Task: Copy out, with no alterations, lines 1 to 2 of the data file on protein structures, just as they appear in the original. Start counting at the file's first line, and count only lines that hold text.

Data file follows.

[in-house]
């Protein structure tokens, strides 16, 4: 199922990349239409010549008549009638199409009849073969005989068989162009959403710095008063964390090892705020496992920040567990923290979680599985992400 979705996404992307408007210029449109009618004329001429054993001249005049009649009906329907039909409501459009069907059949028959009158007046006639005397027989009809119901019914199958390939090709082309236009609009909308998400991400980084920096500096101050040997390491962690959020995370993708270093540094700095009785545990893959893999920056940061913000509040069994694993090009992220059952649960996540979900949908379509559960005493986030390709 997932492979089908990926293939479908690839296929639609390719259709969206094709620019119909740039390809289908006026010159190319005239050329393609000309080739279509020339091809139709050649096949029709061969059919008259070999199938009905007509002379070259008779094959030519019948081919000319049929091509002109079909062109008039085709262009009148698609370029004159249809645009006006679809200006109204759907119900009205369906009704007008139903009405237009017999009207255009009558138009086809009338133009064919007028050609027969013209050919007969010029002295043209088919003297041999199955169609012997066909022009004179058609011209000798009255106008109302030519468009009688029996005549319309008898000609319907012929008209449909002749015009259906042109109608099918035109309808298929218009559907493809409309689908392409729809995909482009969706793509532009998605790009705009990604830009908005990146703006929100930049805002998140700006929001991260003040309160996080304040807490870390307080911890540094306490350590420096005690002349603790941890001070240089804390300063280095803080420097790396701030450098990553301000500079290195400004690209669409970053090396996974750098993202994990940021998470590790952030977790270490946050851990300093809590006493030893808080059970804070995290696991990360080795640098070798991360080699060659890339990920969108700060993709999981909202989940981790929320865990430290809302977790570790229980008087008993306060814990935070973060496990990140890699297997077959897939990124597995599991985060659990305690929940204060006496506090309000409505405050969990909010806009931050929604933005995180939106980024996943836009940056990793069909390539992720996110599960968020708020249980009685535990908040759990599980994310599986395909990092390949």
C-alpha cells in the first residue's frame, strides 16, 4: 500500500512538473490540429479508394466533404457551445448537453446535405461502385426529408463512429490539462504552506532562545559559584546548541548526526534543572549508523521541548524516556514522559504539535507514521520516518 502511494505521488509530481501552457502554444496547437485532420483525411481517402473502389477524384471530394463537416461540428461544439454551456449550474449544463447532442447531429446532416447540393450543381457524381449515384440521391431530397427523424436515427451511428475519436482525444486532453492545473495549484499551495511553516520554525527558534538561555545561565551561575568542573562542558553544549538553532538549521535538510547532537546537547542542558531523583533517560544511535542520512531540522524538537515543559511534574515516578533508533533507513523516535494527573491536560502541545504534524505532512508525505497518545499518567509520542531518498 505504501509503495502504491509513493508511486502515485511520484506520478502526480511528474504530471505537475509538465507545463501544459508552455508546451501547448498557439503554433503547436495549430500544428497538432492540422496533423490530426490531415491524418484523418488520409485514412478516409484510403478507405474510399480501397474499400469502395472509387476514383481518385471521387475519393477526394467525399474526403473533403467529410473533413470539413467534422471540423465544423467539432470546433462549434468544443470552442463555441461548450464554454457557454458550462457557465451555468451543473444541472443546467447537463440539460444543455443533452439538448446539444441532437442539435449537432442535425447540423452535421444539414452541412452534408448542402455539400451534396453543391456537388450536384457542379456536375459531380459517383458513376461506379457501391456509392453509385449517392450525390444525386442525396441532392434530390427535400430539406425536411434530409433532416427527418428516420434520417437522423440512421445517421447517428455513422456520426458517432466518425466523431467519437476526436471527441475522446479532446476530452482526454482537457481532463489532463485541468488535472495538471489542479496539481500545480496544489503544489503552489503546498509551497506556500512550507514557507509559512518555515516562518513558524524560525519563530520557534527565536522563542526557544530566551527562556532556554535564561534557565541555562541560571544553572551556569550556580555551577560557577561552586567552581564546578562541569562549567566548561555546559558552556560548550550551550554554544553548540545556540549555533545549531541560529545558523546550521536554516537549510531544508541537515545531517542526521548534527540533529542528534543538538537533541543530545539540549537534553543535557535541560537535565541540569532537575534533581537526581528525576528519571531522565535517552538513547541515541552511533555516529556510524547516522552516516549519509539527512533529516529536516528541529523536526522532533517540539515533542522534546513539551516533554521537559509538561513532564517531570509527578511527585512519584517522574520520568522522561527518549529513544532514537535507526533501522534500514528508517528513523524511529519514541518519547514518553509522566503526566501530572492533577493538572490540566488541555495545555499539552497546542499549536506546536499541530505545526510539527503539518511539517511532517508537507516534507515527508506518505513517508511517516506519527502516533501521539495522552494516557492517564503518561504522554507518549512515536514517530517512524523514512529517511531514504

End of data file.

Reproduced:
[in-house]
């Protein structure tokens, strides 16, 4: 199922990349239409010549008549009638199409009849073969005989068989162009959403710095008063964390090892705020496992920040567990923290979680599985992400 979705996404992307408007210029449109009618004329001429054993001249005049009649009906329907039909409501459009069907059949028959009158007046006639005397027989009809119901019914199958390939090709082309236009609009909308998400991400980084920096500096101050040997390491962690959020995370993708270093540094700095009785545990893959893999920056940061913000509040069994694993090009992220059952649960996540979900949908379509559960005493986030390709 997932492979089908990926293939479908690839296929639609390719259709969206094709620019119909740039390809289908006026010159190319005239050329393609000309080739279509020339091809139709050649096949029709061969059919008259070999199938009905007509002379070259008779094959030519019948081919000319049929091509002109079909062109008039085709262009009148698609370029004159249809645009006006679809200006109204759907119900009205369906009704007008139903009405237009017999009207255009009558138009086809009338133009064919007028050609027969013209050919007969010029002295043209088919003297041999199955169609012997066909022009004179058609011209000798009255106008109302030519468009009688029996005549319309008898000609319907012929008209449909002749015009259906042109109608099918035109309808298929218009559907493809409309689908392409729809995909482009969706793509532009998605790009705009990604830009908005990146703006929100930049805002998140700006929001991260003040309160996080304040807490870390307080911890540094306490350590420096005690002349603790941890001070240089804390300063280095803080420097790396701030450098990553301000500079290195400004690209669409970053090396996974750098993202994990940021998470590790952030977790270490946050851990300093809590006493030893808080059970804070995290696991990360080795640098070798991360080699060659890339990920969108700060993709999981909202989940981790929320865990430290809302977790570790229980008087008993306060814990935070973060496990990140890699297997077959897939990124597995599991985060659990305690929940204060006496506090309000409505405050969990909010806009931050929604933005995180939106980024996943836009940056990793069909390539992720996110599960968020708020249980009685535990908040759990599980994310599986395909990092390949």